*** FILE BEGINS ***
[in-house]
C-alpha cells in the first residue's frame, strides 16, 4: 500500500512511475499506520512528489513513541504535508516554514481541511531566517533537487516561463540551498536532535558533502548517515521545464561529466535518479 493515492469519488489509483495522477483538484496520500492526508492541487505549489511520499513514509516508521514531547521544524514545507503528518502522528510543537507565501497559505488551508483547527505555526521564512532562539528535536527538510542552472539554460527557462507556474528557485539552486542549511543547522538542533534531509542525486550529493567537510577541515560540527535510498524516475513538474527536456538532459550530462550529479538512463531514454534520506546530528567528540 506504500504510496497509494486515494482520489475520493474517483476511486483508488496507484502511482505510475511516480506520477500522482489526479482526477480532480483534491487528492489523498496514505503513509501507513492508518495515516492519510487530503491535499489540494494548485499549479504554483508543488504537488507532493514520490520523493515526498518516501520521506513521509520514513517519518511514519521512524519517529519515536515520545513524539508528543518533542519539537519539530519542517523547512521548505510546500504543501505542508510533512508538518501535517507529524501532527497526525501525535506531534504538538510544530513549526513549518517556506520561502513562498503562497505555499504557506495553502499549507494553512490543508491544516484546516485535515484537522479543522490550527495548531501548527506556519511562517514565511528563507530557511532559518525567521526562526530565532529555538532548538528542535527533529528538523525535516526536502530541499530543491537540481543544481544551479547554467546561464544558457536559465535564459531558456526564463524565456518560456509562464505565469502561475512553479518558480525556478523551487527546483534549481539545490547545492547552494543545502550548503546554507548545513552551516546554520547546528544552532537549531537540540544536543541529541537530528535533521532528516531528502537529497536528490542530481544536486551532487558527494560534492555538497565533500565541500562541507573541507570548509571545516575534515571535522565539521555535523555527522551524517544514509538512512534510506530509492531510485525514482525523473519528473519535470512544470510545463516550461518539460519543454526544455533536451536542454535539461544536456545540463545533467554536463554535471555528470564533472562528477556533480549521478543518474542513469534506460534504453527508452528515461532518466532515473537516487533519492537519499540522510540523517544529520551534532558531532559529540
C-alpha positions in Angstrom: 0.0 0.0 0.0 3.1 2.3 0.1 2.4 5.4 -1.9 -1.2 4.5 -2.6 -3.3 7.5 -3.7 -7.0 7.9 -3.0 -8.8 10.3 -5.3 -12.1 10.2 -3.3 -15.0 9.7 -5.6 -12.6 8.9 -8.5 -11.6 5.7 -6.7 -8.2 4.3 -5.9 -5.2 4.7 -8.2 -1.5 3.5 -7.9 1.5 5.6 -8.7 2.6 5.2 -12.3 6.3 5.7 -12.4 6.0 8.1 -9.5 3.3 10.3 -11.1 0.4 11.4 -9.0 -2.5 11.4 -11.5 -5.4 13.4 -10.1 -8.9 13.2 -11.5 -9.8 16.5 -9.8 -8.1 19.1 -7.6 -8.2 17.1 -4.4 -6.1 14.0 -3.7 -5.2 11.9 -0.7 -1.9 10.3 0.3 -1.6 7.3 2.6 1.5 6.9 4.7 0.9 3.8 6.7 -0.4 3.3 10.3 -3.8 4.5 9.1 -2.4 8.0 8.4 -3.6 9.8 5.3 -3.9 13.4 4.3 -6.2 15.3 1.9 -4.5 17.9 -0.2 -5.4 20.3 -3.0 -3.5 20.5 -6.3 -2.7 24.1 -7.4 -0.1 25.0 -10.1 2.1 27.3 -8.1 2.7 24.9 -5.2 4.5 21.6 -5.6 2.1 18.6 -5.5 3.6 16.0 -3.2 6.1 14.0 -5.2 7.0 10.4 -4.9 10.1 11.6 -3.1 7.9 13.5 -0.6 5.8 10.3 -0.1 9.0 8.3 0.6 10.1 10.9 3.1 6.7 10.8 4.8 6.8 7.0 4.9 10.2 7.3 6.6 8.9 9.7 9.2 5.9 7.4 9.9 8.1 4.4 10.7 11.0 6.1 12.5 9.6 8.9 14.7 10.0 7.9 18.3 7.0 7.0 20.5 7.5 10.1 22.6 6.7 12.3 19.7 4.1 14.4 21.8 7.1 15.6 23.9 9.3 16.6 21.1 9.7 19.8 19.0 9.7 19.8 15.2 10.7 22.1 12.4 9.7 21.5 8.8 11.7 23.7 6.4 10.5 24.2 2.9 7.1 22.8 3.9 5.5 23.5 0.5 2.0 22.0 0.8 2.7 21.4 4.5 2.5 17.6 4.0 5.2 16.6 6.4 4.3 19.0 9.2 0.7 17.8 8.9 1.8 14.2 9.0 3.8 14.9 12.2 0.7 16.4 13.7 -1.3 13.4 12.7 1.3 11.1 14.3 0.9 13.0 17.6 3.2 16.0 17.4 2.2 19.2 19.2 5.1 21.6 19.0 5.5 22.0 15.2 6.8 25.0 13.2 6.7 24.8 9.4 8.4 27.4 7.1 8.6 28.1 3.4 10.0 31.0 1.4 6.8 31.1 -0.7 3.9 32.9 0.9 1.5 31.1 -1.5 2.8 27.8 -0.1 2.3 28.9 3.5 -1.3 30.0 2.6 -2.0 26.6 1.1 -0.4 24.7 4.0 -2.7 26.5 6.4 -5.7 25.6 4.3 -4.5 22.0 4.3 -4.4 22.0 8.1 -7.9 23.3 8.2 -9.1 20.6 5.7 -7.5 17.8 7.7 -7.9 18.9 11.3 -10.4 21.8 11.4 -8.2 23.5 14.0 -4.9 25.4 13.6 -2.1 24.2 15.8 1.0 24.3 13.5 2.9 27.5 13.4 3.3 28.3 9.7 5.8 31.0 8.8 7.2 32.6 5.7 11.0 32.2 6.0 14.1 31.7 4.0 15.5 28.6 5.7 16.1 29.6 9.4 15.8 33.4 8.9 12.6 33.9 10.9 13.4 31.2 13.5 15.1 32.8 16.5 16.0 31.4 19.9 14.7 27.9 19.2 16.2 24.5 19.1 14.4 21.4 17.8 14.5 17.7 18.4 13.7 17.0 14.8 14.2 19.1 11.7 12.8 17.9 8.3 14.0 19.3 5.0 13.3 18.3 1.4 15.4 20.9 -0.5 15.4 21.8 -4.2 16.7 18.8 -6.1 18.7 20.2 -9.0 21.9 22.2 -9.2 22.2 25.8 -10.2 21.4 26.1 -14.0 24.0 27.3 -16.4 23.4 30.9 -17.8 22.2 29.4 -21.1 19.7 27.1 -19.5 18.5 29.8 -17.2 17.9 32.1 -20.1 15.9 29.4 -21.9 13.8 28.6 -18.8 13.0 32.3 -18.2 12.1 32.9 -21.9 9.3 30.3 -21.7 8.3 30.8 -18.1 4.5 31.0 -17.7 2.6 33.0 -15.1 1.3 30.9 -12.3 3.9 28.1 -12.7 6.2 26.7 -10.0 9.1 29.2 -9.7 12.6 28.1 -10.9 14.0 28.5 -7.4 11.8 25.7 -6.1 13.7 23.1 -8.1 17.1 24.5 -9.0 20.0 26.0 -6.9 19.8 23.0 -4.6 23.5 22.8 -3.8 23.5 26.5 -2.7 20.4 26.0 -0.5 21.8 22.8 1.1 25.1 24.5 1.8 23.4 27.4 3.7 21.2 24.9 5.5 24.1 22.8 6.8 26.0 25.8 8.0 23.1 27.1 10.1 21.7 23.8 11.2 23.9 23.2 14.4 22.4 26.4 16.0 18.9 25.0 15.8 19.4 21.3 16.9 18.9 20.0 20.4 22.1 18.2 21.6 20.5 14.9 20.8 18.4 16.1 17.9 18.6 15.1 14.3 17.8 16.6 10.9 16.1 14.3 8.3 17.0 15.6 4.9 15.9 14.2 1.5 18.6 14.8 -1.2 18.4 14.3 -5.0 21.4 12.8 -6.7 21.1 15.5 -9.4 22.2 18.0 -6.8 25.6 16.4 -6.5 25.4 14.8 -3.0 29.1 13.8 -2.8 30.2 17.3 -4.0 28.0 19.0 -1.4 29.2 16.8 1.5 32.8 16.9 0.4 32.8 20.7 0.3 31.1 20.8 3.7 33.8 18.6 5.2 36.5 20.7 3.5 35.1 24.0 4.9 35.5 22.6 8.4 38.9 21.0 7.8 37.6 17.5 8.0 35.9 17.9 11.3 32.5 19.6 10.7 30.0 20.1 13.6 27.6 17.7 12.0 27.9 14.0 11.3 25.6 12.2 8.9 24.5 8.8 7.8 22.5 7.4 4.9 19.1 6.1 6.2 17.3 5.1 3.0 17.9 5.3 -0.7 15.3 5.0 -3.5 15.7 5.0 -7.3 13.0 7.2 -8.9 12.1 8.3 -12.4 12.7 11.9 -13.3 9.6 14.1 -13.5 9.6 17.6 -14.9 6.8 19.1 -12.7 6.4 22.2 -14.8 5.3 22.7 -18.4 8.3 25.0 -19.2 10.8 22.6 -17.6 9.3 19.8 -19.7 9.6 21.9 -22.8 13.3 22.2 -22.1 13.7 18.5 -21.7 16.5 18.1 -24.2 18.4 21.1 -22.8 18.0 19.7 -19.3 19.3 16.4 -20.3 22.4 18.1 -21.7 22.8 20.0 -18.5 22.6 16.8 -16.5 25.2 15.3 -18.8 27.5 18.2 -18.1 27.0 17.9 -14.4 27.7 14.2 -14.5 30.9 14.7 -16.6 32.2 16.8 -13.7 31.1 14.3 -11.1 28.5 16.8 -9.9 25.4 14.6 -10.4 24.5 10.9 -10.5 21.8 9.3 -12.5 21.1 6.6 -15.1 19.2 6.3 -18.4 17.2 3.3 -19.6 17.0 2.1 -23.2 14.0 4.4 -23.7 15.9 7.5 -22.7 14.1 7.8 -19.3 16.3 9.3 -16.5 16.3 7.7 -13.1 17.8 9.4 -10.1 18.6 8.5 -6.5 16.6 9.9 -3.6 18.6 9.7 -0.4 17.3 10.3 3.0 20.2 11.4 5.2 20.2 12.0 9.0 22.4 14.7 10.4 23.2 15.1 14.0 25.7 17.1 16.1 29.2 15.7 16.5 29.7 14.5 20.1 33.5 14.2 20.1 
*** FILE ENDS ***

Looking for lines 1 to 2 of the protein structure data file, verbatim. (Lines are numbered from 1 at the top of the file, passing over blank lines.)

[in-house]
C-alpha cells in the first residue's frame, strides 16, 4: 500500500512511475499506520512528489513513541504535508516554514481541511531566517533537487516561463540551498536532535558533502548517515521545464561529466535518479 493515492469519488489509483495522477483538484496520500492526508492541487505549489511520499513514509516508521514531547521544524514545507503528518502522528510543537507565501497559505488551508483547527505555526521564512532562539528535536527538510542552472539554460527557462507556474528557485539552486542549511543547522538542533534531509542525486550529493567537510577541515560540527535510498524516475513538474527536456538532459550530462550529479538512463531514454534520506546530528567528540 506504500504510496497509494486515494482520489475520493474517483476511486483508488496507484502511482505510475511516480506520477500522482489526479482526477480532480483534491487528492489523498496514505503513509501507513492508518495515516492519510487530503491535499489540494494548485499549479504554483508543488504537488507532493514520490520523493515526498518516501520521506513521509520514513517519518511514519521512524519517529519515536515520545513524539508528543518533542519539537519539530519542517523547512521548505510546500504543501505542508510533512508538518501535517507529524501532527497526525501525535506531534504538538510544530513549526513549518517556506520561502513562498503562497505555499504557506495553502499549507494553512490543508491544516484546516485535515484537522479543522490550527495548531501548527506556519511562517514565511528563507530557511532559518525567521526562526530565532529555538532548538528542535527533529528538523525535516526536502530541499530543491537540481543544481544551479547554467546561464544558457536559465535564459531558456526564463524565456518560456509562464505565469502561475512553479518558480525556478523551487527546483534549481539545490547545492547552494543545502550548503546554507548545513552551516546554520547546528544552532537549531537540540544536543541529541537530528535533521532528516531528502537529497536528490542530481544536486551532487558527494560534492555538497565533500565541500562541507573541507570548509571545516575534515571535522565539521555535523555527522551524517544514509538512512534510506530509492531510485525514482525523473519528473519535470512544470510545463516550461518539460519543454526544455533536451536542454535539461544536456545540463545533467554536463554535471555528470564533472562528477556533480549521478543518474542513469534506460534504453527508452528515461532518466532515473537516487533519492537519499540522510540523517544529520551534532558531532559529540